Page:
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Dietary Supplements Guide for Joint Health in Dogs

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If your pets are anything like ours, we’re willing to bet they’ll jump through hoops for you. But the older they get, the harder literally jumping can be.

Arthritis — specifically osteoarthritis, a degenerative inflammatory disease caused by the loss of joint cartilage — affects one in four dogs, or roughly 15 million in the US. And for older canines, osteoarthritis (OA) affects more than 80% of the house-dog population1,2.


Dog Joint Problems: Causes & Symptoms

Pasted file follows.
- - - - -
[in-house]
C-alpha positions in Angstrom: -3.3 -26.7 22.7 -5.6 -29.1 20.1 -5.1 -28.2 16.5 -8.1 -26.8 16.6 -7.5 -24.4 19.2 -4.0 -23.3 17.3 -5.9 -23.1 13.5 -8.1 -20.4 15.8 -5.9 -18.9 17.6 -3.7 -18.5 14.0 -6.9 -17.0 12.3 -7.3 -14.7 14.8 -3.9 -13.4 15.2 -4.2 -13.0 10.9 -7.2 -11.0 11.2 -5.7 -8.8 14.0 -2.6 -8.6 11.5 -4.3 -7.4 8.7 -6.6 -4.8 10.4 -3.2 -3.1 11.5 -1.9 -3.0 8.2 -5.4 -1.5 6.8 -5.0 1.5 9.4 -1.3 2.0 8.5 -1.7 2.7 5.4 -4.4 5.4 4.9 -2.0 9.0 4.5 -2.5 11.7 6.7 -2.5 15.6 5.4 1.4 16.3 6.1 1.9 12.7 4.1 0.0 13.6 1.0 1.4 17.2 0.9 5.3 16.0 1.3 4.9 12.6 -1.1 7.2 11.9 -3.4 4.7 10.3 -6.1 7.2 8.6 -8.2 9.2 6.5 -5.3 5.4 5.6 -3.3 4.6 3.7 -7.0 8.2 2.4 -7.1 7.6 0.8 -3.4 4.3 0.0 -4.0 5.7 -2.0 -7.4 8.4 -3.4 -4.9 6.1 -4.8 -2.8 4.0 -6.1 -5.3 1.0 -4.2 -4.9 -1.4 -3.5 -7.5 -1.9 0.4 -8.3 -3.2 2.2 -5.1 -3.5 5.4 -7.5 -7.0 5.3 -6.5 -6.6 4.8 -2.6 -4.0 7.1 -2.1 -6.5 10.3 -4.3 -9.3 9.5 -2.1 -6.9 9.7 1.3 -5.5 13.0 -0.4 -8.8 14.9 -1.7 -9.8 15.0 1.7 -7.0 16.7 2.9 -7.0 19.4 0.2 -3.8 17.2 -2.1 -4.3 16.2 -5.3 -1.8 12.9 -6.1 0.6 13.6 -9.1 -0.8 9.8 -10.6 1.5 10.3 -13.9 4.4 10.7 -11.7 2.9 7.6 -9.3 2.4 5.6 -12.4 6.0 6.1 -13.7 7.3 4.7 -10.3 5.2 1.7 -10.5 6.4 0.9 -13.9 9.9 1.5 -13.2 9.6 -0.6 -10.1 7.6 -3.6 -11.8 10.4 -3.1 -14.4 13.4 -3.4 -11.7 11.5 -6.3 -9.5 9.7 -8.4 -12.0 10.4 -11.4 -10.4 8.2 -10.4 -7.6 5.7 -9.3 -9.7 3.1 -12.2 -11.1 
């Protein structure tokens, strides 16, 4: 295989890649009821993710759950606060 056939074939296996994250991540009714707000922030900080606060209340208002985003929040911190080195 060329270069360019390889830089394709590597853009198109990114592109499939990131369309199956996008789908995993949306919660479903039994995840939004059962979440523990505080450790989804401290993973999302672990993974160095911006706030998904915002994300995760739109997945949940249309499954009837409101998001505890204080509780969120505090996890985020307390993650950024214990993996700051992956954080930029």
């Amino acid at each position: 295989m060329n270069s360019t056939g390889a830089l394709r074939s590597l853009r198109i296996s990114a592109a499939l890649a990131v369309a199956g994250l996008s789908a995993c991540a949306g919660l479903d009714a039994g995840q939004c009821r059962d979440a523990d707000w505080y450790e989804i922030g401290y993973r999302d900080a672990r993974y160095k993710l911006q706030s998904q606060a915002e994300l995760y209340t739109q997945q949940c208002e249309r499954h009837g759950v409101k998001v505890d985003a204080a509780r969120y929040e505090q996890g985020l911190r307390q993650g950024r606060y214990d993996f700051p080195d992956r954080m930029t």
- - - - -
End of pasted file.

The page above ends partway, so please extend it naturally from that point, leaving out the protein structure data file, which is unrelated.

There are many risk factors for joint issues in our canine friends. One major factor is age1, with OA affecting greater than 80% of elderly dogs.3 Other risk factors include weight, trauma, male gender and breed.1,2 Large breed dogs as a whole are more prone to joint problems, possibly due to increased weight, genetic predisposition, rapid aging, and increased risk of injury.4,5

However, some issues are merely breed-specific, for example, Bulldogs and Boykin Spaniels, despite their medium build, are known to be at risk of hip dysplasia, a form of OA present in hip joints2; and Newfoundlands experience cruciate ligament disease, an orthopaedic disorder of the knee, more than any other breed.6,7 

The list of risk factors continues to grow, and newer research is even looking into how your dog’s microbiome affects their joint health.

Joint Issue

Breeds at High Risk

Osteoarthritis Old English Sheepdogs, Rottweilers, Dogue de Bordeauxs, and large breed dogs in general
Hip dysplasia Bulldogs, Boykin Spaniels
Cruciate ligament disease Newfoundlands